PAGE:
How to Enable Inclusive Leadership Training

    Implement Experiential Learning 

    Who does their best learning by being talked at for hours? Anyone? Us neither. When we implement experiential learning, and focus on hands-on experience with real-world applications, participants can fully immerse themselves in the content.

    According to educational theorist, David Kolb, "learning is the process whereby knowledge is created through the transformation of experience." He developed a four-stage, two-level learning model.

    The first level is the four cyclical stages at which we learn something new:

    Simply put, we Experience something new, Reflect on the new experience, Conceptualize what we learned in the experience, and then Experiment by applying this concept to our environment.

    The second level is made of four distinct learning styles:

    Diverging (forming various perspectives based on reflecting and observing), Assimilating (logical thinking and analyzing through observations), Converging (problem-solving by logical thinking based on learnings), and Accommodating (a "hands-on" experiential approach based on intuition).

    There are a variety of ways to implement experiential learning into your environment: student teach-backs (where students teach or summarize learning material, to increase engagement) or interactive simulations like role-playing, discussions, and active problem-solving.

    Inclusive Practices for Inclusive Leaders

    A third of leaders believe they are more inclusive than others perceive them to be, and a third lack confidence in their capability for inclusive practices. So they do less than they could to actively guide others and challenge the status quo (Harvard Business Review).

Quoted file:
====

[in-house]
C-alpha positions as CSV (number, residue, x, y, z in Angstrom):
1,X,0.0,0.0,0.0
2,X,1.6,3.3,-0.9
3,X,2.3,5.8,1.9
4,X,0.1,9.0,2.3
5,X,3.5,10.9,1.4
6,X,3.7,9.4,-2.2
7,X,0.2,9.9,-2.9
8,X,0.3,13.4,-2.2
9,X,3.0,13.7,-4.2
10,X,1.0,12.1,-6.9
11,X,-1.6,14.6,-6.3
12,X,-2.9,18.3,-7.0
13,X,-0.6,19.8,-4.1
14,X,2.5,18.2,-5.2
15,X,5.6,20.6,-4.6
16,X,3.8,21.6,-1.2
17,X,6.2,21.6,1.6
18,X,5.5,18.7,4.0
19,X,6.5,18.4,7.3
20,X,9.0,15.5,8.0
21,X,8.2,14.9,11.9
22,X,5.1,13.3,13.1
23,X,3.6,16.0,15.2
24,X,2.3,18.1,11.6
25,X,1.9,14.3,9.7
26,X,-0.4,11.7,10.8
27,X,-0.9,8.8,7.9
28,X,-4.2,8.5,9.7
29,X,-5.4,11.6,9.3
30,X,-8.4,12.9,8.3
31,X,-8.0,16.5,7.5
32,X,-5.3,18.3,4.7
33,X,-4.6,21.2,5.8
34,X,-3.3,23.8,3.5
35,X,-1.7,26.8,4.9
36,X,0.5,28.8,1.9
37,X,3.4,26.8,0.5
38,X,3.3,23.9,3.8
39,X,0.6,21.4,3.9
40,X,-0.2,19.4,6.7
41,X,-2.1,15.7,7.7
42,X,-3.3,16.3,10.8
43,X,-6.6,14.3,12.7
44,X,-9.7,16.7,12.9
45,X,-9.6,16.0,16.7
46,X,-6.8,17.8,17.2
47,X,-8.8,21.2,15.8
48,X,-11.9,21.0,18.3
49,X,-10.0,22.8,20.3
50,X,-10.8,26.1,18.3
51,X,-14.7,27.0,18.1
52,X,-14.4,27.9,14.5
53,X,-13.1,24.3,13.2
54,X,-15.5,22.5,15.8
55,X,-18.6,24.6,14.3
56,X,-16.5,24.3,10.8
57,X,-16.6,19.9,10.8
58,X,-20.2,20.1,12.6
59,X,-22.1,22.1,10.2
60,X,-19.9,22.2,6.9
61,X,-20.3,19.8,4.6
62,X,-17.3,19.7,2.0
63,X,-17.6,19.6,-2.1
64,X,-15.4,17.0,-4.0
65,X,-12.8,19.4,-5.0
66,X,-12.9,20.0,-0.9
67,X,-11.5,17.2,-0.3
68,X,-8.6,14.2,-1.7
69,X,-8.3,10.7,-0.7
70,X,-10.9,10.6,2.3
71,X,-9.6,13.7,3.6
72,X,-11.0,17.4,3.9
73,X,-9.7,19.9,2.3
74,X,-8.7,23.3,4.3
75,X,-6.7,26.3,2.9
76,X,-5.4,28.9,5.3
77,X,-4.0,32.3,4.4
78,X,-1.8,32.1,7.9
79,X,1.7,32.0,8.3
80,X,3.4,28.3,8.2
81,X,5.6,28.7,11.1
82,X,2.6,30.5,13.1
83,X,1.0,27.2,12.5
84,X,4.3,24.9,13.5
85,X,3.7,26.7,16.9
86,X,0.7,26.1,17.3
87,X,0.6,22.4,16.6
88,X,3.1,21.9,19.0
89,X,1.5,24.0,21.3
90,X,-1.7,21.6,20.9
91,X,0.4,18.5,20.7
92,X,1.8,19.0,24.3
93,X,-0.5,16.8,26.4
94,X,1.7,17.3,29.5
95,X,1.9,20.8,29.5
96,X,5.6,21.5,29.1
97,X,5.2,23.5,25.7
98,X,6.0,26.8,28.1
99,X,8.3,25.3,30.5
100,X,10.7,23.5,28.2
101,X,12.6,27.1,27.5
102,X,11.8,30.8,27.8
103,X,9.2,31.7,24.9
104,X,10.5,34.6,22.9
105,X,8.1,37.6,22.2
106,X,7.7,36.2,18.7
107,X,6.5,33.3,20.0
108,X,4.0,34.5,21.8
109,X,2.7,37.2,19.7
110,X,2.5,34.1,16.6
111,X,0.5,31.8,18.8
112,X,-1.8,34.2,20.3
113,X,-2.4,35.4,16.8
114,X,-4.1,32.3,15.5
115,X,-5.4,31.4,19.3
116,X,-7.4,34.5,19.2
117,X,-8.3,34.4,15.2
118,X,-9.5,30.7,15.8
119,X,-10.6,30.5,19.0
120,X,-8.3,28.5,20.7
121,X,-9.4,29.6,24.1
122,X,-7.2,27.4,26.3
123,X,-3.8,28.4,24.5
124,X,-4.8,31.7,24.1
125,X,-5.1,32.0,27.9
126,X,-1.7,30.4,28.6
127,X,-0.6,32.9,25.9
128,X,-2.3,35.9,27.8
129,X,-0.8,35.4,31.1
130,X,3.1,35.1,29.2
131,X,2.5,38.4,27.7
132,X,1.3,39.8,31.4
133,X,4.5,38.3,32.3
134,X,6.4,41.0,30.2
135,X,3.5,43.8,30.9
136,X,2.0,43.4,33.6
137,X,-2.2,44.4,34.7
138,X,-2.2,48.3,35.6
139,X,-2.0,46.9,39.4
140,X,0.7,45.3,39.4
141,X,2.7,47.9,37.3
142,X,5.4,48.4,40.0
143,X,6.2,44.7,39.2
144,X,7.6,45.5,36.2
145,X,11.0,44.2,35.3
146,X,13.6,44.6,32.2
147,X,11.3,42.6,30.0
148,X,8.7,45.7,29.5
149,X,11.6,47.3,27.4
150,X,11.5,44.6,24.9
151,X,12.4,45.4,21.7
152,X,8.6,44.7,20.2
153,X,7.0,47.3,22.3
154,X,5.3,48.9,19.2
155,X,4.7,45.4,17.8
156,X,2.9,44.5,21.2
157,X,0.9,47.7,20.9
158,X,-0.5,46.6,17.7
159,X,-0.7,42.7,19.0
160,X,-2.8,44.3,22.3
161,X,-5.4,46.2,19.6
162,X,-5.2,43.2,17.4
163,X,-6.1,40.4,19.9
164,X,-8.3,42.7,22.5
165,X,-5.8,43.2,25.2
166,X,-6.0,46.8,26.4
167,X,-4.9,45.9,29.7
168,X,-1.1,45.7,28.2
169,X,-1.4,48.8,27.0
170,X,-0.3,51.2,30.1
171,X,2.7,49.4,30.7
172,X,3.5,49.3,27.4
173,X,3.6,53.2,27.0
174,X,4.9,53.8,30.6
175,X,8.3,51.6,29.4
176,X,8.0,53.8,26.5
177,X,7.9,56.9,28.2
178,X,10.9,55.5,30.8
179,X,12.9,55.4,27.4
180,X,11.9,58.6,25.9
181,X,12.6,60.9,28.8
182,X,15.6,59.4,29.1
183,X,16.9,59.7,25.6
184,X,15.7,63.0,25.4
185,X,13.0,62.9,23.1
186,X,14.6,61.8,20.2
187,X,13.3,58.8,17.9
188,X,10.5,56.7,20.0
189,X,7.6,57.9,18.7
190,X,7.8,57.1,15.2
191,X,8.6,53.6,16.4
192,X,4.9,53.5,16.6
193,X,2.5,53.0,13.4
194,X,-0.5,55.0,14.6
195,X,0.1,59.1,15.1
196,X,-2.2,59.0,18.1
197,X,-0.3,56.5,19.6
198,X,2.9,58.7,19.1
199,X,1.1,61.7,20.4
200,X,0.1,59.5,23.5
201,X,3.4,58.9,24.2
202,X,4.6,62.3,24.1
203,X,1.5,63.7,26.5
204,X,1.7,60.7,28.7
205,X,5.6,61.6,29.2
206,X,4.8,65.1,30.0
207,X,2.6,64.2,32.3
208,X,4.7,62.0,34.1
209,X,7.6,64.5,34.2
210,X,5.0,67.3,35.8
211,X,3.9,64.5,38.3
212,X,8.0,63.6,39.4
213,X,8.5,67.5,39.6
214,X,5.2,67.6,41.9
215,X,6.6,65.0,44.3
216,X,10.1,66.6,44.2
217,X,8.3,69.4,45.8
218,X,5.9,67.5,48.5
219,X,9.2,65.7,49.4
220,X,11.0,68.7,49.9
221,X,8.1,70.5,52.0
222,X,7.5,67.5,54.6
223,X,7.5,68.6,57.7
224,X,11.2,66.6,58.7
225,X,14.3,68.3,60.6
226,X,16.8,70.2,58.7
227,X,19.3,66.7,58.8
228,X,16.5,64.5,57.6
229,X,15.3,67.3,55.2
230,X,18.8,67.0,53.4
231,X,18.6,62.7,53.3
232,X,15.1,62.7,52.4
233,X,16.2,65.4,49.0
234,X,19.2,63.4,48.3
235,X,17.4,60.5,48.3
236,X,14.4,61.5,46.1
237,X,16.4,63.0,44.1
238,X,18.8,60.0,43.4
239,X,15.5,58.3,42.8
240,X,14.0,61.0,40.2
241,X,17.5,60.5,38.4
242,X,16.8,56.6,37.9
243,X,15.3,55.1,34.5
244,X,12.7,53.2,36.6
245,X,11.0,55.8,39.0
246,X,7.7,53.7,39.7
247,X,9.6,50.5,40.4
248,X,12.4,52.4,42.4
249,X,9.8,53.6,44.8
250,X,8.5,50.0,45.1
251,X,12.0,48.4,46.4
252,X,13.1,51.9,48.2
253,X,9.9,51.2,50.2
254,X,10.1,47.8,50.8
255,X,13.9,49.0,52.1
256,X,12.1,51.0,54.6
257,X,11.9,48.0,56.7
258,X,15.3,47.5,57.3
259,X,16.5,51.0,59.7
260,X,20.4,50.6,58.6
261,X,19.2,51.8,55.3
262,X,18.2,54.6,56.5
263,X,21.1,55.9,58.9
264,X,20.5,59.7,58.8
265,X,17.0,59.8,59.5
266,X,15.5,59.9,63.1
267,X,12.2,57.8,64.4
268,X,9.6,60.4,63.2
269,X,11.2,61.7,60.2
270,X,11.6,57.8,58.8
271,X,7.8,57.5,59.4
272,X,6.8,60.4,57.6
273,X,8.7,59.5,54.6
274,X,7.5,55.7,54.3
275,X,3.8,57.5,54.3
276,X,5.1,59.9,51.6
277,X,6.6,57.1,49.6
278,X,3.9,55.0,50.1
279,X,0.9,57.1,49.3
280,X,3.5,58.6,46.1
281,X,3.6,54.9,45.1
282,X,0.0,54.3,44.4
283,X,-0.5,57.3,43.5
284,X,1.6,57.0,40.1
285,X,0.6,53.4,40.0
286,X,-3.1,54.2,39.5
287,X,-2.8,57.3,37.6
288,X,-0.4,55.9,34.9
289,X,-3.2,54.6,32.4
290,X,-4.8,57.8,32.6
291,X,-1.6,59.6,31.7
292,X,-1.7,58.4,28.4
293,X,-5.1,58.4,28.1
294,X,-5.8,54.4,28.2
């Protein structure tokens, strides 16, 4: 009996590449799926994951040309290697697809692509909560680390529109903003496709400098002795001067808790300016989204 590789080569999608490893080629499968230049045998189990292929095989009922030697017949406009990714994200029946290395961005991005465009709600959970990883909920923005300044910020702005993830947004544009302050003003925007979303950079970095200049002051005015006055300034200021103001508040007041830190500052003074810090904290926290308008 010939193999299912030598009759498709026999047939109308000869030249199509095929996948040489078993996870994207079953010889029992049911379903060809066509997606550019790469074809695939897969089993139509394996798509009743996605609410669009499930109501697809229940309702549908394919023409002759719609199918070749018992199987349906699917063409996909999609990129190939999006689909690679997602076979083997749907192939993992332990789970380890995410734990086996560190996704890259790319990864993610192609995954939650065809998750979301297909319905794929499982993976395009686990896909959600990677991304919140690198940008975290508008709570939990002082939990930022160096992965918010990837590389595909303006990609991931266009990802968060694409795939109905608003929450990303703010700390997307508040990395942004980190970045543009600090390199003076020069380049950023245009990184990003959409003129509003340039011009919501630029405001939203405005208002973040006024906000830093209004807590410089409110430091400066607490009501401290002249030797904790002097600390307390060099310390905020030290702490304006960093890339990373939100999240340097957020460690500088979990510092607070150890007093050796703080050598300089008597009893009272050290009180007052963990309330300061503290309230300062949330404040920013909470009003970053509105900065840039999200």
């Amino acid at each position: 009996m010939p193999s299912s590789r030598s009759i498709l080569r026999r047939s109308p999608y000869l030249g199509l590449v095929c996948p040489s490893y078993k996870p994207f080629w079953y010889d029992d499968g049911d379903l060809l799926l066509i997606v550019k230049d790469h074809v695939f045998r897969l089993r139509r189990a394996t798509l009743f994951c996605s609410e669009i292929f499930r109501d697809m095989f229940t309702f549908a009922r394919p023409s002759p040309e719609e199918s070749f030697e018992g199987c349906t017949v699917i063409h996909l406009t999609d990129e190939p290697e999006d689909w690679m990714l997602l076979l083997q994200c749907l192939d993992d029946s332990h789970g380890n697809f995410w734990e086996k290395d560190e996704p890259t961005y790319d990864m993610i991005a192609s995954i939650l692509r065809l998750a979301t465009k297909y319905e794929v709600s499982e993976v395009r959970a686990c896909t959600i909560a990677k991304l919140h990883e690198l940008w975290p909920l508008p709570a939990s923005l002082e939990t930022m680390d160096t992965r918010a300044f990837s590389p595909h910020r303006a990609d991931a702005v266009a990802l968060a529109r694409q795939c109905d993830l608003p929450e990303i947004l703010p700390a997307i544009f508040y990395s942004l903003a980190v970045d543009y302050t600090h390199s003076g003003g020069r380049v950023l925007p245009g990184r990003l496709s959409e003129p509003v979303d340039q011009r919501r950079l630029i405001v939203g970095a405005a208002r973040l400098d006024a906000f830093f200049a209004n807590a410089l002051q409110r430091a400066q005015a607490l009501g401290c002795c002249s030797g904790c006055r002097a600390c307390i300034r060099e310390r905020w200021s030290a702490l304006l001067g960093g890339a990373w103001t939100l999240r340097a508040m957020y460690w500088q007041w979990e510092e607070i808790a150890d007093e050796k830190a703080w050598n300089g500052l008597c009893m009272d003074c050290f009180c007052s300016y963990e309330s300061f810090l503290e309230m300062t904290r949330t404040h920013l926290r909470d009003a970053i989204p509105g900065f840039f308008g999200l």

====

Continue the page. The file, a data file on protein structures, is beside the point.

1. Awareness through experiential activities – Inclusive leaders acknowledge personal biases in action, are open to criticism about them, and share their experiences about overcoming them. They implement decision-making processes that are transparent, informed, and consistent.
    2. Growth mindset – Inclusive leaders are committed to actively listening to a diverse range of perspectives and viewpoints. They are more likely to challenge the status quo and form a plan of action around what they have heard.
    3. Curiousness – Inclusive leaders demonstrate an open mindset and seek to understand those around them with empathy. They ask for 1:1 conversations to learn about each employee’s background, story, values, and how they experience the organization, and what they need to produce their best work.
    4. QuestionsInclusive leaders personalize their communication. They provide different avenues to participate, that show employees how everyone’s perspective is important, and encourage knowledge-sharing and creative problem-solving.
    5. Active ListeningInclusive leaders know junior roles will view things differently to the C-Suite. They actively practice being comfortable with being uncomfortable, and don’t just listen to the words – they understand the whole message, because the aim is to get a clear and honest view of what is, and isn’t, working for everyone.
    6. Empathy – Inclusive leaders actively understand what people are thinking and feeling, to foster deeper connections and keep a finger on the pulse of teams. Inclusive practices help everyone feel less stressed, safer to share experiences, and more connected to the organization. 

    DX’s signature CARE®program is based on a 6-step methodology for accelerated behavior change, grounded in neuroscience. It focuses on four core elements of inclusive leadership trainingClarity, Autonomy, Relationships and Equity® – to help teams and organizations grow post-Covid. Find out more here.